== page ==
Now, with recently approved funding from the J. W. McConnell Family Foundation, a group of international partners are laying the groundwork for a three-year development of the LIBERATED LEARNING concept. Because of the considerable interest from Canadian and international universities alike, Saint Mary's University will be collaborating with several institutions in a close working relationship. These strategic alliances will help develop and test multi-applications of speech recognition in the classroom.


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PROJECT STRUCTURE: COLLABORATION

Saint Mary’s has recruited several implementation and research partners that are essential to the success of the Project, including IBM, Maritime Telephone and Telegraph (MTT), University of Southampton, UK, University of Texas At Austin, and Ryerson Polytechnic University. Representatives from each institute will collaboratively forge the project's development, from the initial planning stages through to the in-class trials and beyond. An independent Evaluative Team will evaluate the project on expected outcomes and the methods employed to arrive at these outcomes.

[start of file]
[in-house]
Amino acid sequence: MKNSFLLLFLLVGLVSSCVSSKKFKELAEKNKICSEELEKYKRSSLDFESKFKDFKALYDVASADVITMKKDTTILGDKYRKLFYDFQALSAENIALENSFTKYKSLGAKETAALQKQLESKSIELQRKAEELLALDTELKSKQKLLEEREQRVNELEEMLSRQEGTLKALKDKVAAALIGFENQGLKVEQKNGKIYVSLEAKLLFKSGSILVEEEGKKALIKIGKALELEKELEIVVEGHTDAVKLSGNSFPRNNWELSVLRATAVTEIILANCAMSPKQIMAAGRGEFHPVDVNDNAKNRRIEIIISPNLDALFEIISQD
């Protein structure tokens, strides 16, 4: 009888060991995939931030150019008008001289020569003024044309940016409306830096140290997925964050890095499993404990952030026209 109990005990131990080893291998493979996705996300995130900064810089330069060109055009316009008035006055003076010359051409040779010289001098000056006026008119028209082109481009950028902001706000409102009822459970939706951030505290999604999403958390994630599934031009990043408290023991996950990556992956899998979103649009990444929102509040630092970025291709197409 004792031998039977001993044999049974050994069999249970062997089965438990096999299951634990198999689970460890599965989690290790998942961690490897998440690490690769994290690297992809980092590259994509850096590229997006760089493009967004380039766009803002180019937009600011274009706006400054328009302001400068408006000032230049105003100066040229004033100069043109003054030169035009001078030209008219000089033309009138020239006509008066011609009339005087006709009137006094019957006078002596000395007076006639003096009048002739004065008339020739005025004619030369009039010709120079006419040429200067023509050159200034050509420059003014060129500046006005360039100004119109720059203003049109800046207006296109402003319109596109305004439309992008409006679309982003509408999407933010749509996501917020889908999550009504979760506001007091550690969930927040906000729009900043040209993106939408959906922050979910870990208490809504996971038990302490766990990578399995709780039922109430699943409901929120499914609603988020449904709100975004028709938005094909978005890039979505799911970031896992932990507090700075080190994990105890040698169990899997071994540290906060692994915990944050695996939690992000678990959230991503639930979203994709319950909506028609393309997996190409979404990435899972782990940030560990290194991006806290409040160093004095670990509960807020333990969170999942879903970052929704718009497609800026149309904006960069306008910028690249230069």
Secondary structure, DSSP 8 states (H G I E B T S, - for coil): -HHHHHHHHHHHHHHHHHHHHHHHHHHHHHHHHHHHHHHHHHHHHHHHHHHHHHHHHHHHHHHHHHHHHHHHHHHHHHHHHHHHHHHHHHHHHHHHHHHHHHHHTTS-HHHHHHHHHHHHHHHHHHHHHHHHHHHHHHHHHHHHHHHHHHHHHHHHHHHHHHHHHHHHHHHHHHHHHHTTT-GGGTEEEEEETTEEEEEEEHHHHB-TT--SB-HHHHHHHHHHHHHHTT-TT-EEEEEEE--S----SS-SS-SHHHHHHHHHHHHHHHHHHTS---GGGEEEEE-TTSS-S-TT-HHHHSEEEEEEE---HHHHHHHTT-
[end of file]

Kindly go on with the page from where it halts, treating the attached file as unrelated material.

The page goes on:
The LIBERATED LEARNING PROJECT features a unique mandate to recruit additional national and international partners. We are particularly interested in the more universal application of the concept and hope to forge an implementation model capable of making a difference for students and faculty alike around the world.


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TECHNOLOGY

This visionary concept requires intensive technology and technological support. IBM’s industry leading speech recognition software, superior computer systems and other interactive devices will be the tools employed to meet our objectives. IBM’s Human Language Technologies Division will provide their expertise to analyze the efficiencies of the technology and its effect on teaching and learning. MTT will develop a sophisticated communications support structure, ensuring the ability of participants to share text, audio and voice data through a global web-based telecommunications system.


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WHERE TRADITION MEETS THE FUTURE

It was 120 years ago that Alexander Graham Bell, who had strong ties to Nova Scotia, began experimenting with voice recognition to help the Deaf. It seems fitting that a Nova Scotia university is assuming a major role in advancing speech recognition to help persons with disabilities in the classroom. We believe that speech recognition technology may potentially revolutionize the way students and professors interact in a university environment. It has the potential to spark exciting and unprecedented outcomes for both students and faculty. It is our hope that this innovative concept will be a stepping stone in developing and nurturing an educational environment free of boundaries, where all students have equal opportunity to pursue their educational aspirations.